# 6. C++ Classes¶

This short worksheet introduces you to the creation and use of C++ classes. You need to have done the Introduction to C++ worksheet before attempting this.

For more information on C++ programming, please see the links provided in the Introduction to C++ and OOP in C++ lectures. In particular, you may find the cplusplus.com tutorial and the introductory video by Derek Banas to be useful.

## 6.1. Creating a Class¶

1. Create a file called circle.hpp, containing the following:

#pragma once

#include <cmath>

class Circle
{
};


Don’t forget the semi-colon at the end!

Then finish off this class definition so that it is able to represent circles. You should assume that a circle is represented by the x & y coordinates of its centre and by its radius. Create private double fields for each of these.

A constructor that create a Circle object, given values for x, y & radius
Getter methods for each of the fields
a method called perimeter the returns the perimeter (circumference) of the circle
A method called area that returns the area of the circle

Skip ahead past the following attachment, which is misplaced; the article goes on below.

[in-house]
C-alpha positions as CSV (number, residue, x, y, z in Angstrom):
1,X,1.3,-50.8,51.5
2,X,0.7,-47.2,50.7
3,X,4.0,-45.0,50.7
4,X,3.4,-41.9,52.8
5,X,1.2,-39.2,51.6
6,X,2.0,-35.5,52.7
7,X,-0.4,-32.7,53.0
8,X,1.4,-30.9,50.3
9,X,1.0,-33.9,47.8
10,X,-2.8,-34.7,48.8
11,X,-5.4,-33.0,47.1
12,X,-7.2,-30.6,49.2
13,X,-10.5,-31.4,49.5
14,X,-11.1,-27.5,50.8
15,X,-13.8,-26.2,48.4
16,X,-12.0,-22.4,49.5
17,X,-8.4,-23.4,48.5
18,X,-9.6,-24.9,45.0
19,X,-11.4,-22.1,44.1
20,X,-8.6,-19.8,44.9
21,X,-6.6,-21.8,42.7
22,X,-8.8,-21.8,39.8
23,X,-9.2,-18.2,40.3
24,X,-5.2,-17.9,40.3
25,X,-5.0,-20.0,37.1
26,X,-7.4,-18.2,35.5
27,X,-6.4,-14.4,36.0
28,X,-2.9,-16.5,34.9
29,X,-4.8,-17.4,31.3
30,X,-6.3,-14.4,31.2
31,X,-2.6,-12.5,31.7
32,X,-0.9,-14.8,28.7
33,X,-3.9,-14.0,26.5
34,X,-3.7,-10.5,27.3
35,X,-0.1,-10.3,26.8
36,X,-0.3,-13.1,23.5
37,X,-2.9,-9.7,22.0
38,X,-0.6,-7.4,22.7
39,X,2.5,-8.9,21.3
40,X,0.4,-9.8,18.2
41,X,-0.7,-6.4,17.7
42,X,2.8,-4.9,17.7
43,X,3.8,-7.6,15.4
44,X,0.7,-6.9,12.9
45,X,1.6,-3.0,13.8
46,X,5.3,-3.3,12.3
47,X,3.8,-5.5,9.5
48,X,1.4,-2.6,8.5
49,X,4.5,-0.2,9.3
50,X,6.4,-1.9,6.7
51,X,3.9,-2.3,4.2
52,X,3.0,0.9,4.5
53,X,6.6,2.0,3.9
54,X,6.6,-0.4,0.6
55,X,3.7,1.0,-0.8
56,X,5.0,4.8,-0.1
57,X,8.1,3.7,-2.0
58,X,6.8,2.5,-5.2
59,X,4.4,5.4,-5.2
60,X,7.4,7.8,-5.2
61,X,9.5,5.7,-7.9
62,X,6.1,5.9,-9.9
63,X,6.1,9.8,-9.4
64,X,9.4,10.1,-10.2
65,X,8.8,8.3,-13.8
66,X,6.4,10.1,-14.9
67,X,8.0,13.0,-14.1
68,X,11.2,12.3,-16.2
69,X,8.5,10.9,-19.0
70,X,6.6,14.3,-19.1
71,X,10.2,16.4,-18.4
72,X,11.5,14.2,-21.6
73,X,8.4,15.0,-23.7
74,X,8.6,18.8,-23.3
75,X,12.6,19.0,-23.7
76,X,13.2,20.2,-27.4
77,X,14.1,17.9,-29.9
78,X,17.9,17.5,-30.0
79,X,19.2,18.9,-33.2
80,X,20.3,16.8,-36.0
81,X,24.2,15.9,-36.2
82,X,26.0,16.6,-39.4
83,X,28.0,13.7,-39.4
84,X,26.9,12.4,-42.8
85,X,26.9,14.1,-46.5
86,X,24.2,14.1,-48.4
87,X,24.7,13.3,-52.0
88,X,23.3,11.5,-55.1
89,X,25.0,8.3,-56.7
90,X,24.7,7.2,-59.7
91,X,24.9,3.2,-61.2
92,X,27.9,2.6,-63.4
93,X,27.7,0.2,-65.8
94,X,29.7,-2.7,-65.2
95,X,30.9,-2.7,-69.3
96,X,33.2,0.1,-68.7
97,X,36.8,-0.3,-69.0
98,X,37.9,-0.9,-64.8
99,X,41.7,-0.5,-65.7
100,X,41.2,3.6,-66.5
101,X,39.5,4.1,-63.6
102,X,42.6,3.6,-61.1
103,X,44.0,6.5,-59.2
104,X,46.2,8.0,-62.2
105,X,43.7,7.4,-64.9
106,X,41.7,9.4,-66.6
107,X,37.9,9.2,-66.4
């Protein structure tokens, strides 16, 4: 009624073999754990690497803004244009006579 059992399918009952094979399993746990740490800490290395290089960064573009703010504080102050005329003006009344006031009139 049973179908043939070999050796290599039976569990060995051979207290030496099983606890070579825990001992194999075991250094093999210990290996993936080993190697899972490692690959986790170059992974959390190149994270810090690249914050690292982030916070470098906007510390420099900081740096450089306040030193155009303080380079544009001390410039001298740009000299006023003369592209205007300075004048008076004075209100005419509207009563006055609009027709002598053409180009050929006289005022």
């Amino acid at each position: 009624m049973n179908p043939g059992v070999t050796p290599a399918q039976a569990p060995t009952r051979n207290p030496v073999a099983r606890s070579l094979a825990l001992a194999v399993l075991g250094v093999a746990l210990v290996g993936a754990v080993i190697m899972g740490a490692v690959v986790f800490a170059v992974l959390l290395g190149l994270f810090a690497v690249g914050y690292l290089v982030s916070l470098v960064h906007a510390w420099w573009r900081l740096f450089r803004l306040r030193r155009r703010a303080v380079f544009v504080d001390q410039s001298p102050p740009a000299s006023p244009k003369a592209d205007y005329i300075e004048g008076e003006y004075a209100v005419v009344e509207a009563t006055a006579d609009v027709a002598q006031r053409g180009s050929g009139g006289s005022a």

Include only prototypes for the methods, not full implementations. Don’t forget to use const!

2. Now create a file called circle.cpp, containing implementations of all the methods defined in Circle. When implementing perimeter and area, note that you can use M_PI to represent the value of $$\pi$$.

Check that the class compiles before proceeding further, using

g++ -c circle.cpp


## 6.2. Using The Class¶

1. Now create a file called testcircle.cpp, containing a small program that tests the Circle class. Your program should create two Circle objects with different positions and radii. It should then print out the perimeter and area of each circle.

g++ testcircle.cpp circle.o -o testcircle


Then run it with ./testcircle.

2. Write a makefile that will compile your class and the program that uses it.

## 6.3. Improving The Class¶

1. Modify the constructor so that it does validation of the radius, rejecting any values that are less than or equal to 0.0.

The most appropriate way of doing this is to throw one of the standard exceptions supported by C++, namely invalid_argument. Here’s an example of how to throw an exception:

if (x > 100) {
throw std::invalid_argument("x is too large");
}


Note that you will need to have #include <stdexcept> in your .cpp file for this to work. Note also that you can omit the std:: prefix if you have

using namespace std;


in your .cpp file.

2. Modify your Circle class so that everything except the constructor is inlined into the class definition in circle.hpp. (See the OOP in C++ lecture if you’re not sure what inlining is.)

3. Check that your test program still compiles and that its runtime behaviour is unchanged.

4. Modify the test program so that it attempts to create an invalid circle. Compile and rerun so that you you can see what happens when a C++ exception is thrown.